My mother always told me that I shouldn't put pots on the stove without any content, because otherwise they would get damaged. Is this actually true?
I believe that a pan needs to get very hot for damage to occur - 500c is the number I found for cast iron specifically, and carbon steel would be seasoned up similar temperatures, I don't have numbers for copper or other metals pots can be made of offhand but the point stands - it will take very high temperatures to effect a metal pan to the point where it warps or alters itself, and the pan should be safe at any temperature you would be cooking food at. You should be able to heat the pan to those temperatures before any adverse reactions can begin to occur.
On the other hand, it is very difficult to tell how hot a dry pan actually is - it may be too easy to misjudge the safe heat, to let the pan get hot enough to warp or scorch the seasoning or burn whatever is added or worse, suffer thermal shock when something is finally put in the pan. A pan with water in it won't rise above 100c until the water's gone, and while oil won't keep the temp low like water will, it will change as it heats, and can provide some warning that the pan is getting too hot before it reaches a point where the pan is damaged - even if that warning, at the last, is the oil smoking or scorching. Thicker pans should fare a little better, since they take a bit longer to heat, and can distribute the heat more evenly, and they're also sturdier and might resist warping because of that - but thin pans can get very hot on the contact points, and will bend or warp more easily.
Also, with a dry pan the possibility of thermal shock is higher - in a pan with liquid in it, the water or oil acts as a good medium to transfer heat through, sort of like a buffer for temperature change, so if something cold(er) gets added to a hot pan, the oil or water will transfer heat into it and out of the hot pan and liquid, much more evenly, and stabilize the temperature faster. In a dry pan, the heat will transfer only at the point of contact, and fast, so a dry pan will undergo stress at the point of contact much more. Also, adding the water or oil you need to cook with itself can become a source of thermal shock if the dry pan had gotten too hot on the stove, so adding room temperature liquid might cause the pan damage as the heat flows out suddenly and unevenly, pans have cracked under such stresses.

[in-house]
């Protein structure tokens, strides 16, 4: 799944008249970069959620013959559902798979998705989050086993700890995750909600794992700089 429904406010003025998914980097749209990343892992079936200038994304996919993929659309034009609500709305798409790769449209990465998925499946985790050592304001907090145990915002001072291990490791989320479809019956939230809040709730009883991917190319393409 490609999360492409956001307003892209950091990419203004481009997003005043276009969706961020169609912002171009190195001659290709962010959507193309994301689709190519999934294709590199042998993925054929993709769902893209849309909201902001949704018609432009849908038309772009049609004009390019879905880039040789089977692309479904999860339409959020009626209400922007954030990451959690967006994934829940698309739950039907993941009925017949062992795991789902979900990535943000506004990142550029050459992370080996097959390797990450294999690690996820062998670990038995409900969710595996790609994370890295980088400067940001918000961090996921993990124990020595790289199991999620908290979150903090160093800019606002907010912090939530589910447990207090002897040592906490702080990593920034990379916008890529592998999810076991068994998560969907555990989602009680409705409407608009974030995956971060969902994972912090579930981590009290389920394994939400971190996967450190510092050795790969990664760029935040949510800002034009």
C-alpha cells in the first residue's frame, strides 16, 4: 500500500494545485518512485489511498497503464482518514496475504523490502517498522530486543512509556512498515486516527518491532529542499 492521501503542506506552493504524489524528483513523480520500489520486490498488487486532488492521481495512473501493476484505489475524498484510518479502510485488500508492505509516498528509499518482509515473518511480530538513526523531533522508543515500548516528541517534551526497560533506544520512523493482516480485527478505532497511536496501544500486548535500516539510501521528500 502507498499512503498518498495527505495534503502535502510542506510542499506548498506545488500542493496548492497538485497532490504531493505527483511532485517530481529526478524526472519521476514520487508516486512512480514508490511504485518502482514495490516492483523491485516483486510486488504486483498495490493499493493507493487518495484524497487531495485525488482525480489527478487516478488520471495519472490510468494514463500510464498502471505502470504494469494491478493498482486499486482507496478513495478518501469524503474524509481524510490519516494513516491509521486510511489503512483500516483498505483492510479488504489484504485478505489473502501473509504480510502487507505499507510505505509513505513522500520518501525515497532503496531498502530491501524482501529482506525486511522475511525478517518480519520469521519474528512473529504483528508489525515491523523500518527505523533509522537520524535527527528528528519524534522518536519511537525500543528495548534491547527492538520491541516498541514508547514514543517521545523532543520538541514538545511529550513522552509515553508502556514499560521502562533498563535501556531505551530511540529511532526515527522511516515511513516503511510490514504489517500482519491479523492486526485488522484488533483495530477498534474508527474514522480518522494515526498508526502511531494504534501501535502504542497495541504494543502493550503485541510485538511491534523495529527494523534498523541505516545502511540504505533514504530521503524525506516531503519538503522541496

In the end, I think you can certainly put your pans on the stove without any contents, and have the pan come out undamaged even if had been heated quite a bit - but you have to be careful and skilled not to overheat your pans too much, and that can be tricky to gauge with a dry pan. On the other hand, having water or oil in the pan will keep the temperature low or warn you when it is overheating, so it is just a little bit safer (and so probably good advice).
Assuming your mom was talking about putting them on the stove while the burner was on, yes, she was right.
It is ok to warm them slightly just prior to adding a little oil. Some people say it helps the subsequent fried foods not to stick. Don't know if that is true, but don't leave the room and let the empty pot get too hot, which can happen very quickly.
Overheating can cause thin pots and pans to warp. An enamel coating on a pan can chip off, or even melt onto your heating element. "Teflon" type non-stick coatings can burn off and be damaged releasing toxic gases into the air. Even cast iron can get too hot, and the seasoning can be messed up.
You don't often need to. But with a thick base I tend to light the gas the get the oil out, and get the oil hot before adding food. A small amount of oil alone will do very little to keep the temperature down. It will act more as a warning sign.
If you want to dry fry, cast iron is the way to go. This can be enameled. Some flatbreads for example need to hit a hot dry pan. I use a le creuset enameled cast iron pan for this.